Thread subject: :: Regarding Diptera

Posted by Moviereel on 10-01-2005 10:37

Recently had a viewing of the site with girlfriend and she found it interesting, One question cause i'm completly new to this genre of study is Diptera just the insects?

Posted by Paul Beuk on 10-01-2005 11:03

Diptera are the two-winged insects, flies and midges. Diptera litterally means 'Two Wings'. In this group you will find the bottles, house flies, mosquitoes, black flies, crane flies, horse flies, and what have you.

Virtually all insects have four wings (butterflies, dragonflies, grasshoppers, wasps, lacewings, etc.) but wings may be reduced. Worker ants, for example, are essentially wasps without wings but when you see the winged ants (queens and males) and compare the with yellowjackets, then the resemblence is obvious. Mind you, when the wings are folded over the body, it may not be clear that some insects have four wings. Also, the hind wings may be much smaller than the fore wings and rather inconspicuous. When you take a look at beetles, the shields over the abdomen are the two fore wings, the hind wings (if 'functional') are folded under these shields.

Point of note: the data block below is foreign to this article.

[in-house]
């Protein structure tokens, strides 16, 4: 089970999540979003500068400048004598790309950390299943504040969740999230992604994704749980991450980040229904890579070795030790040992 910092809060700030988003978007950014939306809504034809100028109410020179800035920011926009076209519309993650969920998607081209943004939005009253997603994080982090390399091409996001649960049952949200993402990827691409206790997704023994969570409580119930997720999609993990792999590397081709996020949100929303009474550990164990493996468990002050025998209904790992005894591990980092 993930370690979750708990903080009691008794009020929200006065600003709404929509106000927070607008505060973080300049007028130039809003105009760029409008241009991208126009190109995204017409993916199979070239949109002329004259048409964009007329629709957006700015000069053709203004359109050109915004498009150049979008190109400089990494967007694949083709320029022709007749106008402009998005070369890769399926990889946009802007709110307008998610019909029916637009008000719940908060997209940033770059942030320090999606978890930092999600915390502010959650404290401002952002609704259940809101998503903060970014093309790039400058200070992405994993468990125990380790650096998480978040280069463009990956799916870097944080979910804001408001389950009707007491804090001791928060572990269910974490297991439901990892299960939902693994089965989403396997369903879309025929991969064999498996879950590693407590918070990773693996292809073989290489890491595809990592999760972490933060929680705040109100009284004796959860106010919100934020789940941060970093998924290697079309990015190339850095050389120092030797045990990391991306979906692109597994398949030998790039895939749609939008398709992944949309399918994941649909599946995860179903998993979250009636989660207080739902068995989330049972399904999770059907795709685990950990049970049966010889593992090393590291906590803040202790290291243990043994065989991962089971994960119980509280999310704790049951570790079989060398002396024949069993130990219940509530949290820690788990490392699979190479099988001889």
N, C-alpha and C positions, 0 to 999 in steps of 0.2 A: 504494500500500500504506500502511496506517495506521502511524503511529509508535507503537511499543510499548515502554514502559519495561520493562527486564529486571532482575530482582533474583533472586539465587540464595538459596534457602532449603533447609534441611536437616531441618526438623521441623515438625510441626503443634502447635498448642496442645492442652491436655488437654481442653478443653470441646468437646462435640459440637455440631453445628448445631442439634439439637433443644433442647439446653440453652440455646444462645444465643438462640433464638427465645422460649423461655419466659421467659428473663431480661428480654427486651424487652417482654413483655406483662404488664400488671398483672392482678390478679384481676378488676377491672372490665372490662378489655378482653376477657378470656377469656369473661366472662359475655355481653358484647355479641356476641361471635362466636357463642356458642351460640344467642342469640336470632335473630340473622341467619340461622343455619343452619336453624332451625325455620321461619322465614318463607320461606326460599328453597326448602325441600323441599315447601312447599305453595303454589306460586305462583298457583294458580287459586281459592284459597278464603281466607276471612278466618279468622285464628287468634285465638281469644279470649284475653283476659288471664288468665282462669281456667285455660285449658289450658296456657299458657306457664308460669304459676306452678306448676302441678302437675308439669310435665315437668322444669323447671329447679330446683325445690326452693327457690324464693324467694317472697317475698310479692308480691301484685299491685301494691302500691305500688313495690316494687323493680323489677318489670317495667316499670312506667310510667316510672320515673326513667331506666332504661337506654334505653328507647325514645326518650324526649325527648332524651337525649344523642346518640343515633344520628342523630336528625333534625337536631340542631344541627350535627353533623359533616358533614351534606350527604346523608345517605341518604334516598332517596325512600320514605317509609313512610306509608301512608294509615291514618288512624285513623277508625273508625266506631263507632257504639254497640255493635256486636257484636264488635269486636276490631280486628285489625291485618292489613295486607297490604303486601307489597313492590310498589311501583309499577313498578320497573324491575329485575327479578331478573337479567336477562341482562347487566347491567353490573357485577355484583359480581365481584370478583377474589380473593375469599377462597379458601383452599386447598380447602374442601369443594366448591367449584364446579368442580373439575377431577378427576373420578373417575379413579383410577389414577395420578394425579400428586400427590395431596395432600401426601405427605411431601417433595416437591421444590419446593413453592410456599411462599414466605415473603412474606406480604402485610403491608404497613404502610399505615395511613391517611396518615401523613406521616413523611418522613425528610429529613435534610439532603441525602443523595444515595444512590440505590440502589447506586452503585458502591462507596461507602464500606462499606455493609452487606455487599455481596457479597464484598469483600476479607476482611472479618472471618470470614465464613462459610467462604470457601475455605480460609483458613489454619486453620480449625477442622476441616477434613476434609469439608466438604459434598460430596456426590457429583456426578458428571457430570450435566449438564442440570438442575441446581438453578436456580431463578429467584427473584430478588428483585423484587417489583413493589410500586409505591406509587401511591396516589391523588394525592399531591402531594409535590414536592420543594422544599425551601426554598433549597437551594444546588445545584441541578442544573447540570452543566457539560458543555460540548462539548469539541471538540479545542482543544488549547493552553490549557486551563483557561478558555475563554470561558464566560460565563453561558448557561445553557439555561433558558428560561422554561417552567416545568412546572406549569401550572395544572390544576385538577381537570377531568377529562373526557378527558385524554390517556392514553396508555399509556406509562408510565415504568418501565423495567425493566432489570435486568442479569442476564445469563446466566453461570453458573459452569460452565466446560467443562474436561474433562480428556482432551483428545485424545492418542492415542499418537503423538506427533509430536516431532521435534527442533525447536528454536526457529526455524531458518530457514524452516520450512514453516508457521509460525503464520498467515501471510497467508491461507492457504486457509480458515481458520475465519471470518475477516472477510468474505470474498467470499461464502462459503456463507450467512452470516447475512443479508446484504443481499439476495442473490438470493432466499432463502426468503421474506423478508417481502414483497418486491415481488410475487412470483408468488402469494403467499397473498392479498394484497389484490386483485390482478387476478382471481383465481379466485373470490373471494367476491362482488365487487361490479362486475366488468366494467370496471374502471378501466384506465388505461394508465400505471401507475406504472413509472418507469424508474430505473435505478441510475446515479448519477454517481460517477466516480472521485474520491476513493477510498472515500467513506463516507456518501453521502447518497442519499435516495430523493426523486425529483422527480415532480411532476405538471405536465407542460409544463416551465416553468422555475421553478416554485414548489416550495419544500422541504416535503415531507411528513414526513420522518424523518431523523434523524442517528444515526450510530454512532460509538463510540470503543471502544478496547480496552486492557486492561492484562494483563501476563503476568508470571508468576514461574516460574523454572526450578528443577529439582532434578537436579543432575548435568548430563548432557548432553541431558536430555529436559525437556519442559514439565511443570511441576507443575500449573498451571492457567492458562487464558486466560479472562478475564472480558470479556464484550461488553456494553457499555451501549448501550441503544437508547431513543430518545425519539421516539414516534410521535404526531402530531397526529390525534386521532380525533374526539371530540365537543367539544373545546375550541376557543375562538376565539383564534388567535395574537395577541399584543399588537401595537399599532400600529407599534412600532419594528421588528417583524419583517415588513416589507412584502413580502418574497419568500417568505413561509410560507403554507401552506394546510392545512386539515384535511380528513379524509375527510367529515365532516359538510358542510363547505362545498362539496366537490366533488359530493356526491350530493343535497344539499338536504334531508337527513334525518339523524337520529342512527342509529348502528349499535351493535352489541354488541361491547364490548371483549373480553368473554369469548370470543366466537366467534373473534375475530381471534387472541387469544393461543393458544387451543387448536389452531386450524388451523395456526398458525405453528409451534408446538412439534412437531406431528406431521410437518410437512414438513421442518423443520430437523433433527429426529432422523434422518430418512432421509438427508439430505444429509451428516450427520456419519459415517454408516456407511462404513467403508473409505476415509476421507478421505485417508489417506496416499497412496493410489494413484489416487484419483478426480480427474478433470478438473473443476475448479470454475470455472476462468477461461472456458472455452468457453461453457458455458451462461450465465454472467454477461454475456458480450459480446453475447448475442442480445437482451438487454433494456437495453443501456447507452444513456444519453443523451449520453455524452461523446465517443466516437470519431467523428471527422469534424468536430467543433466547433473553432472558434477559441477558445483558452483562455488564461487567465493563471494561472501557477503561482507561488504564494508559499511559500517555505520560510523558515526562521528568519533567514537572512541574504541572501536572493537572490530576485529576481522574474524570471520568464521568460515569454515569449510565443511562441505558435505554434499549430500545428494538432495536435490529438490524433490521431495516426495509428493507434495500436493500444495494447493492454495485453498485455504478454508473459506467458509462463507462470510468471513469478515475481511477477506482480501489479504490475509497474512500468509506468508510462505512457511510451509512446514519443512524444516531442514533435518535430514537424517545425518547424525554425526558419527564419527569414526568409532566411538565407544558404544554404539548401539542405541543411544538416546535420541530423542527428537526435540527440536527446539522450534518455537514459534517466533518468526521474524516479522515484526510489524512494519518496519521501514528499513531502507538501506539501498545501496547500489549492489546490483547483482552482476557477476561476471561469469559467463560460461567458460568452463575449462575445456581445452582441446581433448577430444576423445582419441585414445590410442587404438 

Evolutionary speaking, the Diptera have four wings, but the hind wings are modified to halters that have a balancing function when flying. There are no Diptera with functional hinf wings, though in Drosophila (fruit flies) there are mutant strains where the hind wings are developed as in other insects and not reduced to halters.

Diptera are one of the more speciose orders of insects. Other orders that are very species-rich are the Hymenoptera (wasp, sawflies, ants, bees, bumblebees, etc.) and Coleoptera (beetles). In the UK there are about 8,000 species of the Diptera...